As you may know we’re building our own off grid cabin on the Canadian East Coast where temperatures can range from +38 degrees Celsius in the middle of summer to -40 degrees Celsius in the dead of winter.
The Good News
Installing windows and doors is a straightforward and simple process given that you’ve constructed the openings correctly during the framing process. Once you’ve installed your first window, the rest will take far less time. Installing vinyl windows, say ten or less, can be done in less than a day and with very few tools.
We’ll teach you everything you need to know right here.
Windows come in a vast range of types, sizes, shapes and costs. Traditionally, most windows were comprised of a wooden frame, single pane and were either single-hinged or sliding. As new improvements were made, pivot hinges and friction mechanisms became the norm. Single panes became double, triple and more. The wooden frame gave way to lighter, less bulky aluminum. Today vinyl windows are the most common here in North America.
Styles range from a simple non-sliding window, to elaborate double hung picture windows with colonial inserts.
When living in off grid environments we found that vinyl is the best choice when compared to the other types of window materials because of its low cost and energy efficiency. Because it’s made from polyvinyl chloride (PVC) it has a high R-value, which means it provides a significant amount of insulation. Price and energy efficiency are just a few advantages of vinyl windows.
Like windows, doors come in a plethora of styles, colors, materials and features.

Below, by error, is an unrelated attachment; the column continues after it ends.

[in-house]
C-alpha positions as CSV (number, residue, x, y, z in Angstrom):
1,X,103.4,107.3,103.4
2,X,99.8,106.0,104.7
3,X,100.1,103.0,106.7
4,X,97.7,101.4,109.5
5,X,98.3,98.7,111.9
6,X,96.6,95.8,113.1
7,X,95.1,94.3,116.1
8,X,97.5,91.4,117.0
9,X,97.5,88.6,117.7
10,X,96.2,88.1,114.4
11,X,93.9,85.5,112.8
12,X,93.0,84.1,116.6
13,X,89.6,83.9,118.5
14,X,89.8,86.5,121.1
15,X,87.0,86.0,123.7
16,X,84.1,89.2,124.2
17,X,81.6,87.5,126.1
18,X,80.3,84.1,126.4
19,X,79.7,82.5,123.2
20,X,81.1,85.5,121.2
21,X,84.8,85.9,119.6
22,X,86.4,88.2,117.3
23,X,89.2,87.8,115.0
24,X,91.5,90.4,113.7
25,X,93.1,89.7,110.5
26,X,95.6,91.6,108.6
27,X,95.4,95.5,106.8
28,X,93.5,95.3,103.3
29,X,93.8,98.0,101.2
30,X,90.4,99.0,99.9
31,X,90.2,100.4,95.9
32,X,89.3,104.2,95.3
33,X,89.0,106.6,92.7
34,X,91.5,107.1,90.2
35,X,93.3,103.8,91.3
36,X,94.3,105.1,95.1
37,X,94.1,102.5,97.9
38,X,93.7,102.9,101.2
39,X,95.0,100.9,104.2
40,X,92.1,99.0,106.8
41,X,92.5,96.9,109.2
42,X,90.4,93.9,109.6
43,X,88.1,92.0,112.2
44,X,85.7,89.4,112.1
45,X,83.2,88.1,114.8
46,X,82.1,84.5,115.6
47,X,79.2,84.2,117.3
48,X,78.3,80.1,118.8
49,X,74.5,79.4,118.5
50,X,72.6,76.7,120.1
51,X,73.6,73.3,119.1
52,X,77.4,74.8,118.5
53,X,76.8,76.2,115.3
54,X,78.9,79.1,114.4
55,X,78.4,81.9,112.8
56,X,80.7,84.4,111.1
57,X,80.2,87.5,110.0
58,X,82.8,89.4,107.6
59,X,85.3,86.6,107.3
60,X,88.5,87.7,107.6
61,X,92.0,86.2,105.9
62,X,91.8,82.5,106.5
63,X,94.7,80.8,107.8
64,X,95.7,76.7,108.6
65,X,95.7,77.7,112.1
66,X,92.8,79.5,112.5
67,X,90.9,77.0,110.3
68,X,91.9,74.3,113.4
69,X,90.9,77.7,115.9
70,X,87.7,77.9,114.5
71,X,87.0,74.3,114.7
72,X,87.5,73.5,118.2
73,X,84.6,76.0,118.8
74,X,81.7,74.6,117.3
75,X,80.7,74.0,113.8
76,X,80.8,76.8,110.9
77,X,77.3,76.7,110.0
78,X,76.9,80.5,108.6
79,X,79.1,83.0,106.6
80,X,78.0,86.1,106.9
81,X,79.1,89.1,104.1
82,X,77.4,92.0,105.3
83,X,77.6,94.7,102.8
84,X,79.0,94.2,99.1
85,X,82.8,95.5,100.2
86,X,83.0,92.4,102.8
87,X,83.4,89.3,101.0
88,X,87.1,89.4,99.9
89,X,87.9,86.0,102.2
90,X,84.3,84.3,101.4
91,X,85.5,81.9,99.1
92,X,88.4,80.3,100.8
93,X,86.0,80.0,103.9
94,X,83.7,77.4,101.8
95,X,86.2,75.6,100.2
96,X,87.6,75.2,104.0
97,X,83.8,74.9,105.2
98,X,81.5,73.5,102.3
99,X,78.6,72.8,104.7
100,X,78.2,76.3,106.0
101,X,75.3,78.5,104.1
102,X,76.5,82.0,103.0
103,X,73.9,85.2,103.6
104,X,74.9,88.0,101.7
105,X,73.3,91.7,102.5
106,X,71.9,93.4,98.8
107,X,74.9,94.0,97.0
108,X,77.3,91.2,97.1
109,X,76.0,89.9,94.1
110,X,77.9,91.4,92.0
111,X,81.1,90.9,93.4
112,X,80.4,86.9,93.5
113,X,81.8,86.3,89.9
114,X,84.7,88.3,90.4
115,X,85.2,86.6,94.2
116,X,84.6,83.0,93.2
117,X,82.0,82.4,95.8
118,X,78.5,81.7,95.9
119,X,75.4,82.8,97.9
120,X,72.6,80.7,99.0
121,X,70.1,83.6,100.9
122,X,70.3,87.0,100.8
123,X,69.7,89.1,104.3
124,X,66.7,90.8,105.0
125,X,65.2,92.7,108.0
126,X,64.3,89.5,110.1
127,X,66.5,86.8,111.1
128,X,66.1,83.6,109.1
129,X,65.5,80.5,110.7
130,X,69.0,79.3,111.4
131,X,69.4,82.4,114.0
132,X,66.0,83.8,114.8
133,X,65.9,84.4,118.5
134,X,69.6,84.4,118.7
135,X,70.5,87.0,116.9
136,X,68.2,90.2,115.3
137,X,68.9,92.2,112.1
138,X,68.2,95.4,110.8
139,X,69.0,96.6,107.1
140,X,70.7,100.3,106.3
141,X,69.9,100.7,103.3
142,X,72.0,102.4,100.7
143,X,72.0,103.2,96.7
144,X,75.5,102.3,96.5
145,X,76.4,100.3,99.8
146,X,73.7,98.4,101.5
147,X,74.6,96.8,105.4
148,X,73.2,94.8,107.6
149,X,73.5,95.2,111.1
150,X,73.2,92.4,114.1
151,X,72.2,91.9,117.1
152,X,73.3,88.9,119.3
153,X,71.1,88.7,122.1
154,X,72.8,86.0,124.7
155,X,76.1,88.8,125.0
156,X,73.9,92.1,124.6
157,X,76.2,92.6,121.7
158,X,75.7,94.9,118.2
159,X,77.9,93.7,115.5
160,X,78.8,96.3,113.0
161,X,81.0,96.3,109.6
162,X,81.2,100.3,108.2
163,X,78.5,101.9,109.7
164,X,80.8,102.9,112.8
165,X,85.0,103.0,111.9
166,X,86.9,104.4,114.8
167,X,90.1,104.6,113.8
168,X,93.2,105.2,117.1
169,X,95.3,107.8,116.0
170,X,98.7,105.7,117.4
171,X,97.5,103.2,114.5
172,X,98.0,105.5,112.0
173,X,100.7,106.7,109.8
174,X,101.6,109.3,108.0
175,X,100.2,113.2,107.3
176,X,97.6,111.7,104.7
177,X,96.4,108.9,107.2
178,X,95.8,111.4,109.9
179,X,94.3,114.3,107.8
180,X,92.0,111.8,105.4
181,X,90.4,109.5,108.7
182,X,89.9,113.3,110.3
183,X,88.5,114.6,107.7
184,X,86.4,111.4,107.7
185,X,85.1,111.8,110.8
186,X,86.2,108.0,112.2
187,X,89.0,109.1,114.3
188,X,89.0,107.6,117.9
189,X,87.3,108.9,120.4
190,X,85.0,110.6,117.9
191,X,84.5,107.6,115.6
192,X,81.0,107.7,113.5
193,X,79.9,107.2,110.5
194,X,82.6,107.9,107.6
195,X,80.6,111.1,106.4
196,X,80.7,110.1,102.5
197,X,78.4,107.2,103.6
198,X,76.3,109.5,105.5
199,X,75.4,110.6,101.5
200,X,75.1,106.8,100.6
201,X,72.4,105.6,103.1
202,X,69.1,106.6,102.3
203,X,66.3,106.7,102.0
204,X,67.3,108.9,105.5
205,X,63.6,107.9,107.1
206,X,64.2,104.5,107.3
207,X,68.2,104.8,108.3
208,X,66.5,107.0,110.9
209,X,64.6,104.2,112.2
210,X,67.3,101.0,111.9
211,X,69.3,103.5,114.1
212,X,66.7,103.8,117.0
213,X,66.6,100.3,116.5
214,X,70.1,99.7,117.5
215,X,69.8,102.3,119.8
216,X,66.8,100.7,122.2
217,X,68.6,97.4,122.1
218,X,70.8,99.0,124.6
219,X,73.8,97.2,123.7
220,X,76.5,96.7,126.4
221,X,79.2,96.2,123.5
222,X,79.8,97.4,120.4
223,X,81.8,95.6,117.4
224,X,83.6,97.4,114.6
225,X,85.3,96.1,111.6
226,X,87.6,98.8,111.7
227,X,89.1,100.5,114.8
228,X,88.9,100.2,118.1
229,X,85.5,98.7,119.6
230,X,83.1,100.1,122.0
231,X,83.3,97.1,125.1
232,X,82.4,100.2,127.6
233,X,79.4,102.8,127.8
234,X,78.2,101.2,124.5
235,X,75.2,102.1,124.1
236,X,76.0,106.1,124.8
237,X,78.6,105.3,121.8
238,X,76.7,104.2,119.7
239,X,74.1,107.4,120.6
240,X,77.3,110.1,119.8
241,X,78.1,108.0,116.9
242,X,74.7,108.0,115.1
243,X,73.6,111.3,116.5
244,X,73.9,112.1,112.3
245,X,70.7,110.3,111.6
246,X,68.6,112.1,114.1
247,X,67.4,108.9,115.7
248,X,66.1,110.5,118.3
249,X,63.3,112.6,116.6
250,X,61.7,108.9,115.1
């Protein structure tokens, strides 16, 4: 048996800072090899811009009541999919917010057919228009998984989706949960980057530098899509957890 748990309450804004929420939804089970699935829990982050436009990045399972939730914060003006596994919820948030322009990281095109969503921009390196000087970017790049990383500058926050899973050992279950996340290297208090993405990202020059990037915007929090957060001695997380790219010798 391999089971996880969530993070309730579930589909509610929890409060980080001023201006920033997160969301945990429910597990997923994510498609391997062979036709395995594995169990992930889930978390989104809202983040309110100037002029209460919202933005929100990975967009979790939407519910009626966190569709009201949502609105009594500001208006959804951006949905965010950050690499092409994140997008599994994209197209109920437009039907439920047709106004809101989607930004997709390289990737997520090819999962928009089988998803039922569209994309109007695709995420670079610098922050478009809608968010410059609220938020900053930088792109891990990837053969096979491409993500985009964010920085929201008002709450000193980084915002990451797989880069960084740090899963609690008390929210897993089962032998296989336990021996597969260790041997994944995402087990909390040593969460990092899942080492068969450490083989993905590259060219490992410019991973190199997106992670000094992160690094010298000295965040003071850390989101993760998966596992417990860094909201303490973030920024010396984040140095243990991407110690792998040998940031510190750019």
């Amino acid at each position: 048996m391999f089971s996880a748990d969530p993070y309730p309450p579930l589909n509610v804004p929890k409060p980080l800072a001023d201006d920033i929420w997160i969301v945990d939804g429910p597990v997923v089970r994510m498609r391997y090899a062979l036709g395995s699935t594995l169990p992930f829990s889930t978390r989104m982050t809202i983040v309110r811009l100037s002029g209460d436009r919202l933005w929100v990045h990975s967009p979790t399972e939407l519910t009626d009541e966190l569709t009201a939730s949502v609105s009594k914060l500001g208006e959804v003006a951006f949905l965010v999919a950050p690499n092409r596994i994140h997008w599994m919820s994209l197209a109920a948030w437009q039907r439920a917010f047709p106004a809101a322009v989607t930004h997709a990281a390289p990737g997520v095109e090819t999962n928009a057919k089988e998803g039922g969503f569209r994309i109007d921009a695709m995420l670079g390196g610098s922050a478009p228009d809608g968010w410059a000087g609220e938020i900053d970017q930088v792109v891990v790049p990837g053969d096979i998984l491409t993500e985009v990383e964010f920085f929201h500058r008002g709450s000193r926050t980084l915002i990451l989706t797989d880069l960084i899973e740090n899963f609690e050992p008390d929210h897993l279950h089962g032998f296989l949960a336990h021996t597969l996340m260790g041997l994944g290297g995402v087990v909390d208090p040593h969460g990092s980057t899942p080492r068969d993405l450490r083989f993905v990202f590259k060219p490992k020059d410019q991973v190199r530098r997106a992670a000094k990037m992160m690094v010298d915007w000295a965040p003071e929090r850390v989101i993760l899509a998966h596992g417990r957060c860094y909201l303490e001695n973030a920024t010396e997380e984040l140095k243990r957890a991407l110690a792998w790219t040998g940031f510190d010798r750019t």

Some things to consider when choosing your door are…
- How much weather will your door be exposed to?
- What level of security do you need?
- Do you want the door to provide additional light?
- Do you want to paint or stain your door?
The majority of exterior doors today are constructed of steel, fiberglass, or wood.
Steel doors have an energy efficient core and are weather stripped by the manufacturer. They are resistant to swelling/warping and relatively maintenance free. Often a steel door comes predrilled for hardware and a pre-hung door makes installation a breeze.
Fiberglass doors offer the same energy saving qualities of a steel door, resistant to weather, but are more resistant to scratches and dents. They come pre-drilled and are available pre-hung. They can also have a wood like textured finish, which when painted looks like the real thing.
Wood doors offer the most traditional look. Wood doors can be painted oR stained to accentuate their natural wood grain. Wooden doors are often built using a frame and panel construction to increase their resistance to climate and seasonal changes
Most steel and fiberglass doors have an R-value of R-5 to R-6 (not including the effects of a window). A 1 1/2 inch thick steel door, with polyurethane foam core, offers more than five times the insulating value of a solid wood door of the same size (energy.gov).